Admittedly one of the great advantages of Lille is the city’s location, which allows easy access to cities like Bruxelles, Paris and London. Not to mention a personal favorite of mine: Bruges, which can be considered the Venice of Belgium and is a MUST for those who, like me, love well kept old cities, romantic channels and cobblestoned streets.

Even if one of the great advantages of Lille is the fact that you can easily get from there to some of the big european capitals there are also places worth exploring within the city’s borders. I am a huge fan of old towns and Lille’s more historical area is no exception. It won me over in less than five minutes with its maze of alley roads filled with bakeries, restaurants, chocolate and gift shops, artist studios and a fascinating cathedral which can be found on Rue Jean Moulin.

When you are done with dreaming away in the old town the next stop on my city tour around Lille is the park of the citadelle where you can find something as luxurious as a free zoo! I found this little pearl early on during my stay in Lille and it quickly became a favorite when it came to taking sunday walks! The zoo offers a wide range of wild animals in a beautiful setting and is perfect to combine with a walk along the channels in the park.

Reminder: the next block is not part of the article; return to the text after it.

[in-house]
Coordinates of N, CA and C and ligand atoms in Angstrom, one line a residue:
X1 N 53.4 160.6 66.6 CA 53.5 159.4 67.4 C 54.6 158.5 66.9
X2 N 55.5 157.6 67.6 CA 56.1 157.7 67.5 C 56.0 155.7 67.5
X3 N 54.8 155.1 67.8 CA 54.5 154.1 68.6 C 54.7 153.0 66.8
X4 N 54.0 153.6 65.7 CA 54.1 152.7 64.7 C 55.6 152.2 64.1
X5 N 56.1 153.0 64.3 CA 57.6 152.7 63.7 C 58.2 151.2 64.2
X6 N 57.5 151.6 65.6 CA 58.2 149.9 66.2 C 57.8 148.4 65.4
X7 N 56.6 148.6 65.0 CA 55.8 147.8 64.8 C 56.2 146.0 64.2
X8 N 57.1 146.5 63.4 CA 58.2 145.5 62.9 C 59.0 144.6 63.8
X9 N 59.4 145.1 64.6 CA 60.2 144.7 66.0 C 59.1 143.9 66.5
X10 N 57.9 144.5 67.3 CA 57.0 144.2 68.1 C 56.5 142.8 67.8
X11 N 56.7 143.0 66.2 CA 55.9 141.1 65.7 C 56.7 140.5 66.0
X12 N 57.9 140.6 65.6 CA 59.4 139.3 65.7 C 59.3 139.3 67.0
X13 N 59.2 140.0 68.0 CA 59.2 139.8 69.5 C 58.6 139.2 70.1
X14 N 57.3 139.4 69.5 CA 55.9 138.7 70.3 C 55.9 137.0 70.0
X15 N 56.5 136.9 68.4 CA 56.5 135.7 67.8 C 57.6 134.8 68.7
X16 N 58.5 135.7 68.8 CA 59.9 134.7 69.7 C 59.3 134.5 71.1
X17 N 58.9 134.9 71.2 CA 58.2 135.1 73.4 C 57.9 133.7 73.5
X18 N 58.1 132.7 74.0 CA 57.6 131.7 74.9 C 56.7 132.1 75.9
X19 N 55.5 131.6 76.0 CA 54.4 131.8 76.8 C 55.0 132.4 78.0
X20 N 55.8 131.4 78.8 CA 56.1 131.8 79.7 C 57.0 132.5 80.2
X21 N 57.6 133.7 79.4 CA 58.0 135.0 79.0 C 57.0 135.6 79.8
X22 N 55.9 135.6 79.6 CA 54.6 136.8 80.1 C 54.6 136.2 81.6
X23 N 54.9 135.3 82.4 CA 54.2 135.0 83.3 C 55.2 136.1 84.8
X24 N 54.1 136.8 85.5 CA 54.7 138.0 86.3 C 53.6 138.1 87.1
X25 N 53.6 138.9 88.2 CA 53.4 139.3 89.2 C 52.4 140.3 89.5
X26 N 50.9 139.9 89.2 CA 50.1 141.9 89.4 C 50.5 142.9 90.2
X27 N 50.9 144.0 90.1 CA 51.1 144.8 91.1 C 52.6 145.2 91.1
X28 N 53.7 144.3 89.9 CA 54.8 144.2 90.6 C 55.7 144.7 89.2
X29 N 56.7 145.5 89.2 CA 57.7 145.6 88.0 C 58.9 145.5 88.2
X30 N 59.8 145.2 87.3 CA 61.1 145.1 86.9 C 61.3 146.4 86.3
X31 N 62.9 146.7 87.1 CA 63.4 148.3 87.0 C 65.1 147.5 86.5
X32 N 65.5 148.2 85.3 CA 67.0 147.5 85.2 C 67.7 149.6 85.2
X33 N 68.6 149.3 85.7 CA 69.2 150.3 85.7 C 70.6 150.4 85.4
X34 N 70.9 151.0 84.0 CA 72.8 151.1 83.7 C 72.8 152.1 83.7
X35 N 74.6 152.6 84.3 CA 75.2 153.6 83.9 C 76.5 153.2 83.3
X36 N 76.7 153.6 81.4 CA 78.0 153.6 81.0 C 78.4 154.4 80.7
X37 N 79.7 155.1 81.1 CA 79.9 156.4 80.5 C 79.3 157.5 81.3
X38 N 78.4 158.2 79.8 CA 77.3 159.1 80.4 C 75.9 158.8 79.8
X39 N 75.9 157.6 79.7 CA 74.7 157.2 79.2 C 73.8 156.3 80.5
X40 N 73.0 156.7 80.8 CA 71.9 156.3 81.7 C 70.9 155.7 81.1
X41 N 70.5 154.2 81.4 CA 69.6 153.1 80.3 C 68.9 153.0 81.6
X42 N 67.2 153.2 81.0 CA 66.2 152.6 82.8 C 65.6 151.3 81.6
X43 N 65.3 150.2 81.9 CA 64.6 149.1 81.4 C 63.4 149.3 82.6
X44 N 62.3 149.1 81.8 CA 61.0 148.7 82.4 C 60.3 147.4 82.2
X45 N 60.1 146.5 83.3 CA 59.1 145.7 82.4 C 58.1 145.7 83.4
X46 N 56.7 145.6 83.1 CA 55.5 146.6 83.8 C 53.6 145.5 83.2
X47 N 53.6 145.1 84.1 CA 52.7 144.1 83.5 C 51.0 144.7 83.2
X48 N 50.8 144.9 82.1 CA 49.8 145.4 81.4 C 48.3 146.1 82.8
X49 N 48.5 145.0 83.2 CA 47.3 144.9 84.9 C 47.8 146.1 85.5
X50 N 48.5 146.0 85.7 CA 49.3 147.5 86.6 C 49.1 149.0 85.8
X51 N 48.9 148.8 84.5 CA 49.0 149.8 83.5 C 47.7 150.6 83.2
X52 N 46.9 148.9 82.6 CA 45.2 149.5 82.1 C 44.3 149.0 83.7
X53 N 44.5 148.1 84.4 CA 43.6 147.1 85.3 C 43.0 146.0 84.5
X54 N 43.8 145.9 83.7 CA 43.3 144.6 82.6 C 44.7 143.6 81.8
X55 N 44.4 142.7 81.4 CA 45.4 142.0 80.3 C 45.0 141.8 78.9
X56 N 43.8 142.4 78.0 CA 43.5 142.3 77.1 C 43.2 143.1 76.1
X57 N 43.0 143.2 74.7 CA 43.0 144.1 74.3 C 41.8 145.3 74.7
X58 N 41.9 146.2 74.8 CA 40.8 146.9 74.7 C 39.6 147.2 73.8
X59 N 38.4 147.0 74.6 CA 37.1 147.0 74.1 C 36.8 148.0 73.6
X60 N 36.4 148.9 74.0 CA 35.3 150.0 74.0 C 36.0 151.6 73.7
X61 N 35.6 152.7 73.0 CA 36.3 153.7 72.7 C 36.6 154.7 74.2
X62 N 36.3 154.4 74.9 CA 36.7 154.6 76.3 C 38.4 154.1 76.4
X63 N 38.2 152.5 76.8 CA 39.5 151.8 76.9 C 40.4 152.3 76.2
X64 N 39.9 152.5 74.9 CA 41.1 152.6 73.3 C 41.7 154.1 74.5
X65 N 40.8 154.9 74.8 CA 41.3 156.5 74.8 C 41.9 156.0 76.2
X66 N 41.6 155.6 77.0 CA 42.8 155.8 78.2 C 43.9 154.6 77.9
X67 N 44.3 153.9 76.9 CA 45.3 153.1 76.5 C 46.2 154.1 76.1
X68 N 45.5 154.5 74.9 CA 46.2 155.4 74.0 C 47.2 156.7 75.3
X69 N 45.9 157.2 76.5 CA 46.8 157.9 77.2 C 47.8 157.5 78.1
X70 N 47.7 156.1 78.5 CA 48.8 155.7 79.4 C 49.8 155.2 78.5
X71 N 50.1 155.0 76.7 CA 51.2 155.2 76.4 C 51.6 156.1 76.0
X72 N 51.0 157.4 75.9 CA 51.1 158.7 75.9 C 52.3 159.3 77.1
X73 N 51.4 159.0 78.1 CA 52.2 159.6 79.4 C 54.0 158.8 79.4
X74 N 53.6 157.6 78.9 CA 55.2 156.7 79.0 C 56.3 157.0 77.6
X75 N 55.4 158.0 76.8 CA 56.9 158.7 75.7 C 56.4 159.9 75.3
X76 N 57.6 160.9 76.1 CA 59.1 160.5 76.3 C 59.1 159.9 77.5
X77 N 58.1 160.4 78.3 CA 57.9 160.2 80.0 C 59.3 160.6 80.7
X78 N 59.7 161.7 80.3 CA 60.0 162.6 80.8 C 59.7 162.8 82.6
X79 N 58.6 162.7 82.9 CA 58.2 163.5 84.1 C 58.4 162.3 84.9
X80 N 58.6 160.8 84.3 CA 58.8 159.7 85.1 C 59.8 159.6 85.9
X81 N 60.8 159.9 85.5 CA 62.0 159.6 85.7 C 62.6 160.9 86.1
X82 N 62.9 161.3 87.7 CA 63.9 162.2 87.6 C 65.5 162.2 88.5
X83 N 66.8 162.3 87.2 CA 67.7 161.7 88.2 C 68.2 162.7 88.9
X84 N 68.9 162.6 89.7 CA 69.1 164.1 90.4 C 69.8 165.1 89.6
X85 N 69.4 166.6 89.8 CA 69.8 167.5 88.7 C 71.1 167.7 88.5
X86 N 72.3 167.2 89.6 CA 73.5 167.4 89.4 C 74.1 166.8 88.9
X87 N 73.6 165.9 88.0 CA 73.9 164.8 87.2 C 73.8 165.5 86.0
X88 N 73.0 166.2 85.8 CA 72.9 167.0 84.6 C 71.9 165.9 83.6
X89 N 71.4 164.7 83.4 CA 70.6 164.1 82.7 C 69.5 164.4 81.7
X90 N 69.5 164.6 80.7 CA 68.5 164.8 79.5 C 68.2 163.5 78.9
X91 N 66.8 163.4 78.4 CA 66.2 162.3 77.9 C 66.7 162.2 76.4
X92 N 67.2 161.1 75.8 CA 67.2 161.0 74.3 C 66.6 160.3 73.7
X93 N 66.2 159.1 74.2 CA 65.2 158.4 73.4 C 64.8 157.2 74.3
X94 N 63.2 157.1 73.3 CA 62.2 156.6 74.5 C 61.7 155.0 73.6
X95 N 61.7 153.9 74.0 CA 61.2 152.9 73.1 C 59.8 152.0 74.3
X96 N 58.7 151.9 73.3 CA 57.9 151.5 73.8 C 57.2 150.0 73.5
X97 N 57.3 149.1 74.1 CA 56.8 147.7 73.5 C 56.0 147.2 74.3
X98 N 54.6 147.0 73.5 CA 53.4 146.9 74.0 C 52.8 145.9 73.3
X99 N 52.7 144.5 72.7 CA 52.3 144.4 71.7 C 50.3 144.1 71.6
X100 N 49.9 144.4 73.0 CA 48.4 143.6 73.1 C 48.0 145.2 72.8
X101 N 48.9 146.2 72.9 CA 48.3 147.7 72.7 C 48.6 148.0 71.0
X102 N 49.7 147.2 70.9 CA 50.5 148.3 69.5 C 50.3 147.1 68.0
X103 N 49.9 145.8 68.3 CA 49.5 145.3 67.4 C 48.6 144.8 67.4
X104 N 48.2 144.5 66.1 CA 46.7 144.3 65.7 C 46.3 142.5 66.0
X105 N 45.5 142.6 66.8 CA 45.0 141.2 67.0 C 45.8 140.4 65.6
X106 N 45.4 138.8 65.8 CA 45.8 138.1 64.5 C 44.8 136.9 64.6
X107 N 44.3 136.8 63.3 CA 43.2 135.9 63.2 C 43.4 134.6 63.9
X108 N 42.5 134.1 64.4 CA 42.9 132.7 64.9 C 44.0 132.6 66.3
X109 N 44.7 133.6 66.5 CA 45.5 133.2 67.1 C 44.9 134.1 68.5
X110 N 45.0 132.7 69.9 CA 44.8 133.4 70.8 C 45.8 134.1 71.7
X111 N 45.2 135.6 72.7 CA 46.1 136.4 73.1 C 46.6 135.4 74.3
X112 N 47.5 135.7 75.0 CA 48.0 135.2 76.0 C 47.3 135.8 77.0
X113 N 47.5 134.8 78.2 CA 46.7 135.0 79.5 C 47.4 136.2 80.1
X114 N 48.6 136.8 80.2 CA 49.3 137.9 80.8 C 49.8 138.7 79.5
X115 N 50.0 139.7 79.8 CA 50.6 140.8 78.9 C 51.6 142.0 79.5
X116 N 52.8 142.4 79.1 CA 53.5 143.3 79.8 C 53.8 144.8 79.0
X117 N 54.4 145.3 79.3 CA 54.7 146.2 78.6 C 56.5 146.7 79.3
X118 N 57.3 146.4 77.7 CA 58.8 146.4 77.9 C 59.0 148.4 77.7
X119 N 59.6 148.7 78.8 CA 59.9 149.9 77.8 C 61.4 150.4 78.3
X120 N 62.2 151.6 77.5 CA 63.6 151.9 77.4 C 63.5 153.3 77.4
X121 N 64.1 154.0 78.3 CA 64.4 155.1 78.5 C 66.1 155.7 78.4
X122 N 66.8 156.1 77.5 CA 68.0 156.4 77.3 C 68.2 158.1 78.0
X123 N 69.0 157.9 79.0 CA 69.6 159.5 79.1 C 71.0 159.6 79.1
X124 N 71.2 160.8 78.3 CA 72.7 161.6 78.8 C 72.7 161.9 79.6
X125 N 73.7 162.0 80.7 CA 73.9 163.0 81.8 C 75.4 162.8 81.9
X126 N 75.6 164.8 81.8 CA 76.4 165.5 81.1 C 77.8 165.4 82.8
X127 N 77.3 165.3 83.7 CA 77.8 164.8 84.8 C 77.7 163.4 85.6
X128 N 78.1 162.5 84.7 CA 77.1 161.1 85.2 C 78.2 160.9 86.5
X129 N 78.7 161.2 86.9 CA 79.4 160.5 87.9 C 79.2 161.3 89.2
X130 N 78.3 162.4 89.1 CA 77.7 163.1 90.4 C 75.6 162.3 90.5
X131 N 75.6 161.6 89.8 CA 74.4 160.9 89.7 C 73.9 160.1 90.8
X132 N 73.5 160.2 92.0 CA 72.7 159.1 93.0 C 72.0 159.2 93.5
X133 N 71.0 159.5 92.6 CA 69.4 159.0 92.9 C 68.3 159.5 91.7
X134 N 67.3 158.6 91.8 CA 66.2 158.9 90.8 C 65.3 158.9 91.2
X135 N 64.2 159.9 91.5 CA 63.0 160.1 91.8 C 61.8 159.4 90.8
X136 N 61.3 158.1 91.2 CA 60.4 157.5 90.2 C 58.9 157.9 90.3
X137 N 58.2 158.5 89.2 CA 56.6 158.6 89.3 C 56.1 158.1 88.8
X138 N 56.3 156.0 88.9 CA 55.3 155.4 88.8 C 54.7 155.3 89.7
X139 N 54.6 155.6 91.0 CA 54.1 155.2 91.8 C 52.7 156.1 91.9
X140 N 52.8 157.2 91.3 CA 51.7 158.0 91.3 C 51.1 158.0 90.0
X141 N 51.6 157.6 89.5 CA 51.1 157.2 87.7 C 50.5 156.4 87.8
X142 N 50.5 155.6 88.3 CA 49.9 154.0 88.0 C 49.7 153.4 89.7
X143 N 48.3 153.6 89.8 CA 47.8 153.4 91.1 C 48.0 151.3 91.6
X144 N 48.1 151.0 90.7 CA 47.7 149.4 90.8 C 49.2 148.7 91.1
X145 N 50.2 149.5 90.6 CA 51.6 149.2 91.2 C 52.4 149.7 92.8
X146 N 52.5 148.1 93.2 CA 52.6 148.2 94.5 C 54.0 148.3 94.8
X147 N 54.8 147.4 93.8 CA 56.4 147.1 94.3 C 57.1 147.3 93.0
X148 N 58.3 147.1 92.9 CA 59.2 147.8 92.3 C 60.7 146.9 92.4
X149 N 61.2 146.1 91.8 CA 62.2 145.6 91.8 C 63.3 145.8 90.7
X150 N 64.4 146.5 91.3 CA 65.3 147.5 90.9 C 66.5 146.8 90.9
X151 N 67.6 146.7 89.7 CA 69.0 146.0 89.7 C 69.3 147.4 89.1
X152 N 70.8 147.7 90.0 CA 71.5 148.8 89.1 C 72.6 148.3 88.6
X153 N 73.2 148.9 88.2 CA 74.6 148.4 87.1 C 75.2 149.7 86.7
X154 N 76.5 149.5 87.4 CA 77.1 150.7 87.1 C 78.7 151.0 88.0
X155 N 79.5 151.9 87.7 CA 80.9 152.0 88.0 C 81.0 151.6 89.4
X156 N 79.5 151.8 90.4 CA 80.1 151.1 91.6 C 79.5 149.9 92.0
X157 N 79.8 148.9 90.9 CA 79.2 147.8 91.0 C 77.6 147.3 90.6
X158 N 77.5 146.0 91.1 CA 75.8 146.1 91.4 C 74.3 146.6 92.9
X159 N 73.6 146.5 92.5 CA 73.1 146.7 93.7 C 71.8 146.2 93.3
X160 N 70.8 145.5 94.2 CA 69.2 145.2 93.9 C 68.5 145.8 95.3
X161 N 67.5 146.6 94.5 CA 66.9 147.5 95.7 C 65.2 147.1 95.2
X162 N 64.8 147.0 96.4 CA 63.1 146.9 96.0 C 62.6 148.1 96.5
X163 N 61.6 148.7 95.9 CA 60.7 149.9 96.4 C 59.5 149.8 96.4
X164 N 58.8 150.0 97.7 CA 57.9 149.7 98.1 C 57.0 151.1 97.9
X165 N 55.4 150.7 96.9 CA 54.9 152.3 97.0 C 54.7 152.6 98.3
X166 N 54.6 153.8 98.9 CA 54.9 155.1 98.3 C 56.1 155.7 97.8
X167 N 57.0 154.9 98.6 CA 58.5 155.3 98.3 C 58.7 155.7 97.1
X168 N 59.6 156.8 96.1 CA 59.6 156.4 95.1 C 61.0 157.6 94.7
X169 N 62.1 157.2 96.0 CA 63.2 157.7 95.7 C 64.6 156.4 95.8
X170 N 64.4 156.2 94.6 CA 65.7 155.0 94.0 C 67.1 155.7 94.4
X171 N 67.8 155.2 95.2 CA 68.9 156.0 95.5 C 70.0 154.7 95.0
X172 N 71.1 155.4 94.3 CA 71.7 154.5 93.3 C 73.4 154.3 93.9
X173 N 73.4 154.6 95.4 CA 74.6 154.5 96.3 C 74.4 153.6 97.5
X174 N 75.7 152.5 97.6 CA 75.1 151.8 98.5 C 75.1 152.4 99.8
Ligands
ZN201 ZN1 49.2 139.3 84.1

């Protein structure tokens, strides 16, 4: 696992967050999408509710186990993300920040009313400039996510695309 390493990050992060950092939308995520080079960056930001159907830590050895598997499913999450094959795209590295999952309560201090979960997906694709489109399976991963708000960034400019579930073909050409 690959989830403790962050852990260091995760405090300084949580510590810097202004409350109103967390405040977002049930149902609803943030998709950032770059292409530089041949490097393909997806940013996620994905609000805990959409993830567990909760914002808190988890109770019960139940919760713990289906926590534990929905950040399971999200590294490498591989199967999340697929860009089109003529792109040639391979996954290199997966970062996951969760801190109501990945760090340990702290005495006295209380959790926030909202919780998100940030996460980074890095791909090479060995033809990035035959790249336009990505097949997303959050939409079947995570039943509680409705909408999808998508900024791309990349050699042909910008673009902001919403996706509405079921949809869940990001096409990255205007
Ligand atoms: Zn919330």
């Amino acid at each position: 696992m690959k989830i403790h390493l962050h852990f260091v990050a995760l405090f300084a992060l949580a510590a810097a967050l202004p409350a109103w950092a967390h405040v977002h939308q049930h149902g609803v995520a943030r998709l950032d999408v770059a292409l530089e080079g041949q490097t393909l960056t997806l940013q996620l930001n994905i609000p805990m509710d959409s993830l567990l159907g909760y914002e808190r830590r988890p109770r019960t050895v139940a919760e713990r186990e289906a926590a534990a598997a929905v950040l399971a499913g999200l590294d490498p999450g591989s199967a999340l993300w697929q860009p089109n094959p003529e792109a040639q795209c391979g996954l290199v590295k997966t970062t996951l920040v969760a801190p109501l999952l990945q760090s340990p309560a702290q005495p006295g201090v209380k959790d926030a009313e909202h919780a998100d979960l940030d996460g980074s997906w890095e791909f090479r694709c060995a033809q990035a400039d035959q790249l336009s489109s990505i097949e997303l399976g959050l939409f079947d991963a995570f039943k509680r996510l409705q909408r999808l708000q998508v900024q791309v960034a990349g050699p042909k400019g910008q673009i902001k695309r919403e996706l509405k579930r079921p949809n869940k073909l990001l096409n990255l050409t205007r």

Besides my fascination for old towns I have a soft spot for sweets, crêpes in particular! I see it as a duty to eat as many nutella crêpes as possile whenever I visit France. And Lille is no exception to that. However, I also got another favorite during my stay in Lille: the merveilleux sold at Carrefour. A chocolate lovers wet dream! Chocolate mousse and meringue, yummie!

Being a swede means enjoying to spend hours at cafés: having coffee, eating pastry and chatting with friends. In Lille I had a hard time finding a good place to do this as there didn’t seem to be to many cafés offering something to eat and drink without having to breath in a lot of second hand smoke. However, half way through my stay I found this one place called Le pain quotidien at Place Rihour that lived up to my demands, plus: they offered a white chocolate merveilleux! Loved it! (While writing this I found out that it is actually an international chain, no cafés in Sweden yet though..)